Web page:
The good parts were:

  1. The scenery. It was just gorgeous!
  2. The pig. It was SO CUTE! The only thing I didn’t like is that in the book, the pig is in a little bit more than half of it, and in the movie, he/she’s in a small number of scenes.

Me: Did you think the actors did a good job portraying their characters? Any standouts–good or bad?

DD: I think most of the actors did a good job at portraying their character appropriately and to the age they are set to be. The only mishap I had was with Rodrick. He is supposed to be 16-17 and is acting like he is 19-20. Also, he is supposed to be a crazy teen, but seems more like a teen that is loud and obnoxious.

Me: Is “Diary of a Wimpy Kid: The Long Haul” appropriate for kids? If so, what age would be the youngest you’d recommend?

DD: I would recommend this movie for kids age 7+. I wouldn’t go any lower, due to a couple of scenes and some language (there are no swears, but even so), I think that it would be a little much for them. I think that kids like me, ages 9+, might like/dislike it based on the books (I have read them all).

Me: On a scale of zero to four stars, where zero is “I NEVER WANT TO SEE THIS AGAIN”, and four is “THIS WAS THE BEST MOVIE EVER AND EVERYONE SHOULD GO SEE IT” (and where half stars are allowed), how would you rate “Diary of a Wimpy Kid: The Long Haul”?

DD: I would rate this three stars out of four. I don’t like it as much as I liked the book (like I explained in the first question). It was entertaining, but even so, there were some parts that didn’t make me go “WOW!” or “COOL!”; they just made me go, “So…what does that have to do with the story?!” This is just my opinion, but people are different, so you might like it better or worse than I did (depending on your taste of movies).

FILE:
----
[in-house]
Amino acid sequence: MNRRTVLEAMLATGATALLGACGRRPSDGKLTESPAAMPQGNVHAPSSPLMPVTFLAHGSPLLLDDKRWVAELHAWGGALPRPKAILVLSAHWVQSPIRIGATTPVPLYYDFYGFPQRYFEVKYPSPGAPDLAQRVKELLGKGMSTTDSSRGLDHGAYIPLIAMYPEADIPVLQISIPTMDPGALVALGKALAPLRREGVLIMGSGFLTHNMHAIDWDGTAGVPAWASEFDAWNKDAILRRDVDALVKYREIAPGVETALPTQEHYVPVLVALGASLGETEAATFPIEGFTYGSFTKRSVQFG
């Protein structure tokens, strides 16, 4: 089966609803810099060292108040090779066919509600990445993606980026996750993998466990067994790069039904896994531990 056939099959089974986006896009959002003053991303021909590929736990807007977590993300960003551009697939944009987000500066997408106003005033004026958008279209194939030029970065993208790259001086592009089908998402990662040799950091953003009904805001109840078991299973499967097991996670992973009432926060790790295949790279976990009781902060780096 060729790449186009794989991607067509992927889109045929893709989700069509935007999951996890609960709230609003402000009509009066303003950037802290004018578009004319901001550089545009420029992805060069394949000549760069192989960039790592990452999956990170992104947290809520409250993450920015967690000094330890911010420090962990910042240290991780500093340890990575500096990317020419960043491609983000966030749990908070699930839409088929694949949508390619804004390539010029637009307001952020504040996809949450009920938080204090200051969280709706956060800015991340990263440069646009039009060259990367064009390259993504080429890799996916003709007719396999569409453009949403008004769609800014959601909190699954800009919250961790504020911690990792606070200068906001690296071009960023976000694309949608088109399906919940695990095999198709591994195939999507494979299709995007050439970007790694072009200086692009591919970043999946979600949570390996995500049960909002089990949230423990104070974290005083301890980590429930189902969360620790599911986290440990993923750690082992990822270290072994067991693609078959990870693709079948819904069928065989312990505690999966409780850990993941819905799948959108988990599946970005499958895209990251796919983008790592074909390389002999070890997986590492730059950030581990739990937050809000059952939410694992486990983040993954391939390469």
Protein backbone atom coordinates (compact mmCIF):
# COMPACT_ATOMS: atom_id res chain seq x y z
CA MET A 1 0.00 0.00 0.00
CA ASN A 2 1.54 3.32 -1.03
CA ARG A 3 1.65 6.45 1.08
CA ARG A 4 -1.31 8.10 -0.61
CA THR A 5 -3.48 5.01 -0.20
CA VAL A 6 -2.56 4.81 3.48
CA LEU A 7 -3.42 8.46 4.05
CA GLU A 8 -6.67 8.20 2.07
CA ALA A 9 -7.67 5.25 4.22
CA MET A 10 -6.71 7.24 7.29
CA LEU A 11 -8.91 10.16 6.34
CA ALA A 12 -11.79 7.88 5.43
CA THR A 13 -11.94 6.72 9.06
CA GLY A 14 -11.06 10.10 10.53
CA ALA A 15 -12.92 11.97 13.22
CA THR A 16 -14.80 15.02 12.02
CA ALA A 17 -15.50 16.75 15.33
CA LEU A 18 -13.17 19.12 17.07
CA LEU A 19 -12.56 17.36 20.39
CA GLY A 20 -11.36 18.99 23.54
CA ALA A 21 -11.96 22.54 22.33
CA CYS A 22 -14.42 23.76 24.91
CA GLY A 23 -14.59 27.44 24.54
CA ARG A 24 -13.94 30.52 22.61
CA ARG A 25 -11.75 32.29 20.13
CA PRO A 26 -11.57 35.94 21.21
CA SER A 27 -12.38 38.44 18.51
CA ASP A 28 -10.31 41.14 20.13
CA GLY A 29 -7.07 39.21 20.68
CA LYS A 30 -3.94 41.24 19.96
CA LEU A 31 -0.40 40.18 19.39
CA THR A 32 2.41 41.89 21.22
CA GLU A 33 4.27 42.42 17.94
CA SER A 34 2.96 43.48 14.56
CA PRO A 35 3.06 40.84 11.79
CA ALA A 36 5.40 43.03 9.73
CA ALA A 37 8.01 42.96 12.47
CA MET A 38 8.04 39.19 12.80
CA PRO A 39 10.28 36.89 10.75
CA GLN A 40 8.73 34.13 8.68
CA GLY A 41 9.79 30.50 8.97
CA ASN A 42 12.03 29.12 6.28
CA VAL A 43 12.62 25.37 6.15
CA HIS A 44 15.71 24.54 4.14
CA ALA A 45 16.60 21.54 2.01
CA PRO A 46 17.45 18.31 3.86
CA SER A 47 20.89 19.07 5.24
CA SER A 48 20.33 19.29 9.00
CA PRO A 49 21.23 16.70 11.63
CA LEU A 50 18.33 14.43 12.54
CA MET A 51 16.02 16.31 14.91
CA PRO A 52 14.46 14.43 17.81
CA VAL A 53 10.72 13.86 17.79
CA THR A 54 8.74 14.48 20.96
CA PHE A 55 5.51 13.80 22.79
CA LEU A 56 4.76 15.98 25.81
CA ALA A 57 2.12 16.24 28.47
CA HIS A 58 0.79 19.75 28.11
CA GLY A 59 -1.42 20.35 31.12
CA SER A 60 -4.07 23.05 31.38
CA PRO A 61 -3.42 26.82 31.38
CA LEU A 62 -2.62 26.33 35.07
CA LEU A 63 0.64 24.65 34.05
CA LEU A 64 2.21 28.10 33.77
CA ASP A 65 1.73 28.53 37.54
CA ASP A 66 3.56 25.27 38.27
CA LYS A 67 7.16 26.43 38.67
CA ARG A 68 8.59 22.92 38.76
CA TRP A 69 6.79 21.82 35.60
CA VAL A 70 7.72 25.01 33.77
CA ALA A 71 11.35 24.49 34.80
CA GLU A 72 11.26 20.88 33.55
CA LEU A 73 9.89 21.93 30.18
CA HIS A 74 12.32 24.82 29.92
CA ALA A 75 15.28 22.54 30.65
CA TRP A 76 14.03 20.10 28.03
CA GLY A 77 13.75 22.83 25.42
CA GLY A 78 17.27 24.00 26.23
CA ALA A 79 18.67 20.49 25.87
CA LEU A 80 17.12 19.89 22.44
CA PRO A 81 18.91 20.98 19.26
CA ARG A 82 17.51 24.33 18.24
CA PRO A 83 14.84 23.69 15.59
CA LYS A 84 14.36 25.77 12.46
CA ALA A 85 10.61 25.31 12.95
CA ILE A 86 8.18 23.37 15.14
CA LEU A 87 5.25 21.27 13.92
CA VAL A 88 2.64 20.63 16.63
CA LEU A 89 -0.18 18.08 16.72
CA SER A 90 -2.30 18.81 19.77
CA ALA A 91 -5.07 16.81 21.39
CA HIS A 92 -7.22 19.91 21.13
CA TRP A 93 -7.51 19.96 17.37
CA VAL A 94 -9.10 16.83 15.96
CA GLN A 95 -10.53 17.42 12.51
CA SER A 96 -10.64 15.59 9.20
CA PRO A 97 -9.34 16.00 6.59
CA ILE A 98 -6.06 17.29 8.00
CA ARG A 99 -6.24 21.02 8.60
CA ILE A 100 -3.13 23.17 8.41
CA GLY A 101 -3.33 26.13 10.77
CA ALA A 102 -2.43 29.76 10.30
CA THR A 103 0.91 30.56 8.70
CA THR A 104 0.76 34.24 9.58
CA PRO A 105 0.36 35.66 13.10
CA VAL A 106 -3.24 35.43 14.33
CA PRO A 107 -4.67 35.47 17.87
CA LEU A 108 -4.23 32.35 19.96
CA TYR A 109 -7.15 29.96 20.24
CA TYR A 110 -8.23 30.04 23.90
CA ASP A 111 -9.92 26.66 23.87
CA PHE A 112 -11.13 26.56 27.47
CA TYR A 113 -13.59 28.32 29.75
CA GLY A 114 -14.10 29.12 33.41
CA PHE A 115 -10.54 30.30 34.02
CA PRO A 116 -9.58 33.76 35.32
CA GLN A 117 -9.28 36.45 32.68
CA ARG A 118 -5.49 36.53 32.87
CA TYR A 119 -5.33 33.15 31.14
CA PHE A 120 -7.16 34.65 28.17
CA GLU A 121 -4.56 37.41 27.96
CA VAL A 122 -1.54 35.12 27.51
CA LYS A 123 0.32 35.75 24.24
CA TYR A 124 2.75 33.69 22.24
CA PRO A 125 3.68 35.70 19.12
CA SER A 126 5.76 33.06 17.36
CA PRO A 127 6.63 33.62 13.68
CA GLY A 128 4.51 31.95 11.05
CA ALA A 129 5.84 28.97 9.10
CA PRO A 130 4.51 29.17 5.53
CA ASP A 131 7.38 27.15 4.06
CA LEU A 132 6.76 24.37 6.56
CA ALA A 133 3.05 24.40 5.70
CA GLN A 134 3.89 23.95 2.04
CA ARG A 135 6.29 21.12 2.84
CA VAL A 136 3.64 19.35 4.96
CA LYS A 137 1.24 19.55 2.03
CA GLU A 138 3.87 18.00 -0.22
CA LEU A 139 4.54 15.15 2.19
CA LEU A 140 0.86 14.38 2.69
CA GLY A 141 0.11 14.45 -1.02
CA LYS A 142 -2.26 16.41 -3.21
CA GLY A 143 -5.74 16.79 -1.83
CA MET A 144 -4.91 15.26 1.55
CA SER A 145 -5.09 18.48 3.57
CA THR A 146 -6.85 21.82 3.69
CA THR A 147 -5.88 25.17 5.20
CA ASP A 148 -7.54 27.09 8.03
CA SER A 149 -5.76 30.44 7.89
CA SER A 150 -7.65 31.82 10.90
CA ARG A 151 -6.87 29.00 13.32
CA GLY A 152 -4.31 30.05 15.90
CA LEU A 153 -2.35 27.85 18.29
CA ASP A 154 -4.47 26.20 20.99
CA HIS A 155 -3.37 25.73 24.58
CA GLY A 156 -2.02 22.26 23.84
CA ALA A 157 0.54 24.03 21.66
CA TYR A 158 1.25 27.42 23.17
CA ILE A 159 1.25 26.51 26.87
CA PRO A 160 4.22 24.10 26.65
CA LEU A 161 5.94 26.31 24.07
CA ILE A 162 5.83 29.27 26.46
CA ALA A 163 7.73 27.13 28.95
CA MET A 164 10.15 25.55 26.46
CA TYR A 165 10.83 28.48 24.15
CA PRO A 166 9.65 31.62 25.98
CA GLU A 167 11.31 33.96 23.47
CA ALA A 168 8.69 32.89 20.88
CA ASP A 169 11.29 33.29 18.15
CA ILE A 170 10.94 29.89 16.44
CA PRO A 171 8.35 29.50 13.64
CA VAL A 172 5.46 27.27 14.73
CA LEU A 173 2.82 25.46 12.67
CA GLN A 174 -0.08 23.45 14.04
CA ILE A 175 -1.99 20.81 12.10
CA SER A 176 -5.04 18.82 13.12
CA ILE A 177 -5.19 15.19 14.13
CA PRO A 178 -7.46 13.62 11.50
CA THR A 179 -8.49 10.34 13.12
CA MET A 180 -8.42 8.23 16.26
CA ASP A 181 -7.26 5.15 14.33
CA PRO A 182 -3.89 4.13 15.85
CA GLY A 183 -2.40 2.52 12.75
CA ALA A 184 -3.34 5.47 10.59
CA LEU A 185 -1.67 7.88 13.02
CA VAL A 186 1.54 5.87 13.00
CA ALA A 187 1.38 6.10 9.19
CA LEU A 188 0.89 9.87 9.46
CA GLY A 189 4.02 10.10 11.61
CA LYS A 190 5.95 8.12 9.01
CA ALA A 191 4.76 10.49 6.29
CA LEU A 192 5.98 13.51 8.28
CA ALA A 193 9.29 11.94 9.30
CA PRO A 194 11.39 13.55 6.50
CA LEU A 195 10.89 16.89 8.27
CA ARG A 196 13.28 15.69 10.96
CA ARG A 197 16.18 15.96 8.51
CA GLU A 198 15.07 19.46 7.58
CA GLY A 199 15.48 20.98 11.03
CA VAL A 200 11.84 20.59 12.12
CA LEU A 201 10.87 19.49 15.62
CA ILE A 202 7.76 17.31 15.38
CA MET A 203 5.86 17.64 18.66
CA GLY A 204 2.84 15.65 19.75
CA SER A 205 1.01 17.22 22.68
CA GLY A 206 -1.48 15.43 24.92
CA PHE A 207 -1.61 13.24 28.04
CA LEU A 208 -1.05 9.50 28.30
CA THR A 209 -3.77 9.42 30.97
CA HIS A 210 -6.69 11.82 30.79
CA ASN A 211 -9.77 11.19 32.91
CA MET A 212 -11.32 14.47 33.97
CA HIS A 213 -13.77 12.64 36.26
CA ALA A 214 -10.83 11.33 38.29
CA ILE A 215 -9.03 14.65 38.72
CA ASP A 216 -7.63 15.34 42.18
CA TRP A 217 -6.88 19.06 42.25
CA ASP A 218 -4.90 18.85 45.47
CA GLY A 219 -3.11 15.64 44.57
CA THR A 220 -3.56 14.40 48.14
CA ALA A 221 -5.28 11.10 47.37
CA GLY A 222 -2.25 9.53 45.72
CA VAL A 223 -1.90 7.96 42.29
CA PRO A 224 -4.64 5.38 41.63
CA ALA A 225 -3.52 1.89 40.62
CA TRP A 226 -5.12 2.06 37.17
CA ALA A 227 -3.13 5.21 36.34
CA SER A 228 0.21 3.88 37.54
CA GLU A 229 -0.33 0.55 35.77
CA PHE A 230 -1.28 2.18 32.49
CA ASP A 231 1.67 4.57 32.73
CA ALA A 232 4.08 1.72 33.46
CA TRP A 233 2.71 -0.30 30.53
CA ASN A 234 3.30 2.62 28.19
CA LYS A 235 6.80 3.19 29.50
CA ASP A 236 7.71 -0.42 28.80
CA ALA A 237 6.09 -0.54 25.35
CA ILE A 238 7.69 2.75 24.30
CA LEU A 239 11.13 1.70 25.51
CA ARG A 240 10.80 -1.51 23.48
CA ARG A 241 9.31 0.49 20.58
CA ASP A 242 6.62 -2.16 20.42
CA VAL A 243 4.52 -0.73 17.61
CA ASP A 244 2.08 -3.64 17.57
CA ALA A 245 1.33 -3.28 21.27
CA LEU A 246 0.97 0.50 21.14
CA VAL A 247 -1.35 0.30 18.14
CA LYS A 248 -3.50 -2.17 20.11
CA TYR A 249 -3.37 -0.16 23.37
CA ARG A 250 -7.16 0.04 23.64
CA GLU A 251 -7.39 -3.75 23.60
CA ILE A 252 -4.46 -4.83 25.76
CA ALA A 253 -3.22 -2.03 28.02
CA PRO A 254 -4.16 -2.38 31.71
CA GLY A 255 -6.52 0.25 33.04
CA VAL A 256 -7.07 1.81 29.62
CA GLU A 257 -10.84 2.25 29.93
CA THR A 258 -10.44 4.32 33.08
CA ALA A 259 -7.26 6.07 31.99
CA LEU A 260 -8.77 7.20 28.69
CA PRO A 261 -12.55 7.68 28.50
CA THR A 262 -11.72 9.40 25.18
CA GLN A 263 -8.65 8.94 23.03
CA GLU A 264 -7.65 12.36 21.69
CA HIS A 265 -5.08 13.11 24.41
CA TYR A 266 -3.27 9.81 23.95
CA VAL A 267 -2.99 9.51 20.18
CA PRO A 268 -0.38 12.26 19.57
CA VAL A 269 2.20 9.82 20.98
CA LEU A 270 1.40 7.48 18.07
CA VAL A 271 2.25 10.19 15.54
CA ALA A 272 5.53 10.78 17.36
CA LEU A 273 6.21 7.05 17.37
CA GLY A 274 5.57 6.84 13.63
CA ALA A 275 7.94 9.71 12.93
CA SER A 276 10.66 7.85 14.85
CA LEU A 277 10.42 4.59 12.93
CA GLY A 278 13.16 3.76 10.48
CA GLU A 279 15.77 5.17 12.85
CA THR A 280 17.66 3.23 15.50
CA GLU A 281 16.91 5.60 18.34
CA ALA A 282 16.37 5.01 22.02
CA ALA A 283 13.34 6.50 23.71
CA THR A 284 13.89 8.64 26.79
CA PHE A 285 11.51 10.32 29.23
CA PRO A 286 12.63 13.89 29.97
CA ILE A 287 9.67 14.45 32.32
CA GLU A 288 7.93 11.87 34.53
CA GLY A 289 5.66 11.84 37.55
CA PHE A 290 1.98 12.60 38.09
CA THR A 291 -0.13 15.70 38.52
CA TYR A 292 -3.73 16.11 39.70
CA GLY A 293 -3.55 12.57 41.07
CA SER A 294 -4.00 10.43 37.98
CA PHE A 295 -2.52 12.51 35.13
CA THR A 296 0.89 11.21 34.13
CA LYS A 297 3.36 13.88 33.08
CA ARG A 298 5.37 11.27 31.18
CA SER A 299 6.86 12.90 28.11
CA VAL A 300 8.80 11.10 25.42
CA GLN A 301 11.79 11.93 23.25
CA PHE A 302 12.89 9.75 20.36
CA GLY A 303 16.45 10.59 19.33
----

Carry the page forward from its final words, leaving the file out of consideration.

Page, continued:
Me: For my part, I’d rate it two stars out of four–but I’m not the target audience; I’m just the money and the ride. Thanks for your help, kiddo!

“Diary of a Wimpy Kid: The Long Haul” opens in theatres on Friday, May 19, 2017. It is rated PG for some rude humor.

Movie Review: “Born in China”

Born in China

I don’t see a lot of movies that make me say “D’awww!” frequently, so Disneynature’s “Born in China” was a refreshing change of pace–a movie that appeals to adults and kids alike. Taking a break from the hyper-urban settings we often see representing China, “Born in China” showcases more remote regions, high in the mountains at 14,000 feet above sea level or along the flat, muddy, icy plains where antelopes dominate the landscape.


A Chinese valley with stunning hills shadowed by white, puffy clouds

A backdrop not to be ignored: the breathtaking wonder of China


The movie follows the stories of several different kinds of animals: antelopes, snow leopards, monkeys, cranes, and–of course–giant pandas. In each storyline (save for the cranes), you learn something about the animals’ psyches or how they relate to each other. The circle of life so brilliantly sung about in a Disney movie set half a world away is put on careful display for the G-rated set. Violence is depicted, but even when fatal it’s shown bloodlessly. Birth is seen, and babies are aplenty; you’ll almost never fail to please the younger crowd when you put baby animals on display. (Or so the theory goes.)


YaYa snuggling with her baby, MeiMei

Giant panda YaYa snuggling with her baby, MeiMei


As the story bounces back and forth between the different “characters”–Dawa, the snow leopard; TaoTao, the golden snub-nosed monkey; YaYa, the giant panda; and the nameless (yet max adorbs) Chiru antelopes–the contrasts in their environments and situations becomes clearer while their similarities emerge. Nature is a harsh place when food becomes scarce, family bonds can be incredibly tight, and there’s nothing like a mommy’s love for her babies (I can attest to that). If there’s a lesson to be learned (since none of the stories discuss any encroachment from environmental hazards and human predators), it is that instinct and love will keep the wheel of life turning as long as life can exist.


Dawa the snow leopard

Dawa, regal mistress of all that she surveys